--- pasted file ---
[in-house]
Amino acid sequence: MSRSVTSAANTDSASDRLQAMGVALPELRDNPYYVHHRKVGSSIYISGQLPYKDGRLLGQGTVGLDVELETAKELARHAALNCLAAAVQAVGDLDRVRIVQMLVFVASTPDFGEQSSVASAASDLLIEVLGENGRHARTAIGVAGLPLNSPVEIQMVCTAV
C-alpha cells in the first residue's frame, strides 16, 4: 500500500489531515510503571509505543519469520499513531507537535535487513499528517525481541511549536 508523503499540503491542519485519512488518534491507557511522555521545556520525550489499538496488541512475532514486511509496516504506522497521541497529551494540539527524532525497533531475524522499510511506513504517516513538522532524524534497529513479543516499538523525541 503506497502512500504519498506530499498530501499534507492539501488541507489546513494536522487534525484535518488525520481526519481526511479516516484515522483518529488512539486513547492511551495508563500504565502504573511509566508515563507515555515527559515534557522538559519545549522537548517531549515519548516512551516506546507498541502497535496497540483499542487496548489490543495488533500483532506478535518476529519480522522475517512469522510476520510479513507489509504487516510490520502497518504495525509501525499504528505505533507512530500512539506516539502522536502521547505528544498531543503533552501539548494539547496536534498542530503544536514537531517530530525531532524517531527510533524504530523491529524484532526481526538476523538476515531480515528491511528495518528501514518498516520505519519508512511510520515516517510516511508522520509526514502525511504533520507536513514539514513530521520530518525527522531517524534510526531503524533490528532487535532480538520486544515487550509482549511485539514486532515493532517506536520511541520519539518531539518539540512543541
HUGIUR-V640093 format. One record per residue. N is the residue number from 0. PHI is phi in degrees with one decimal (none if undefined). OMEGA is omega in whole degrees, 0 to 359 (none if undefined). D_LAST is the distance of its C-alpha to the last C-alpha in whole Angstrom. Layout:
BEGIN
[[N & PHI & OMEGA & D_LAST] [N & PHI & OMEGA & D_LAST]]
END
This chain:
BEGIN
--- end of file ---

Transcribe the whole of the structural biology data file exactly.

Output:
[in-house]
Amino acid sequence: MSRSVTSAANTDSASDRLQAMGVALPELRDNPYYVHHRKVGSSIYISGQLPYKDGRLLGQGTVGLDVELETAKELARHAALNCLAAAVQAVGDLDRVRIVQMLVFVASTPDFGEQSSVASAASDLLIEVLGENGRHARTAIGVAGLPLNSPVEIQMVCTAV
C-alpha cells in the first residue's frame, strides 16, 4: 500500500489531515510503571509505543519469520499513531507537535535487513499528517525481541511549536 508523503499540503491542519485519512488518534491507557511522555521545556520525550489499538496488541512475532514486511509496516504506522497521541497529551494540539527524532525497533531475524522499510511506513504517516513538522532524524534497529513479543516499538523525541 503506497502512500504519498506530499498530501499534507492539501488541507489546513494536522487534525484535518488525520481526519481526511479516516484515522483518529488512539486513547492511551495508563500504565502504573511509566508515563507515555515527559515534557522538559519545549522537548517531549515519548516512551516506546507498541502497535496497540483499542487496548489490543495488533500483532506478535518476529519480522522475517512469522510476520510479513507489509504487516510490520502497518504495525509501525499504528505505533507512530500512539506516539502522536502521547505528544498531543503533552501539548494539547496536534498542530503544536514537531517530530525531532524517531527510533524504530523491529524484532526481526538476523538476515531480515528491511528495518528501514518498516520505519519508512511510520515516517510516511508522520509526514502525511504533520507536513514539514513530521520530518525527522531517524534510526531503524533490528532487535532480538520486544515487550509482549511485539514486532515493532517506536520511541520519539518531539518539540512543541
HUGIUR-V640093 format. One record per residue. N is the residue number from 0. PHI is phi in degrees with one decimal (none if undefined). OMEGA is omega in whole degrees, 0 to 359 (none if undefined). D_LAST is the distance of its C-alpha to the last C-alpha in whole Angstrom. Layout:
BEGIN
[[N & PHI & OMEGA & D_LAST] [N & PHI & OMEGA & D_LAST]]
END
This chain:
BEGIN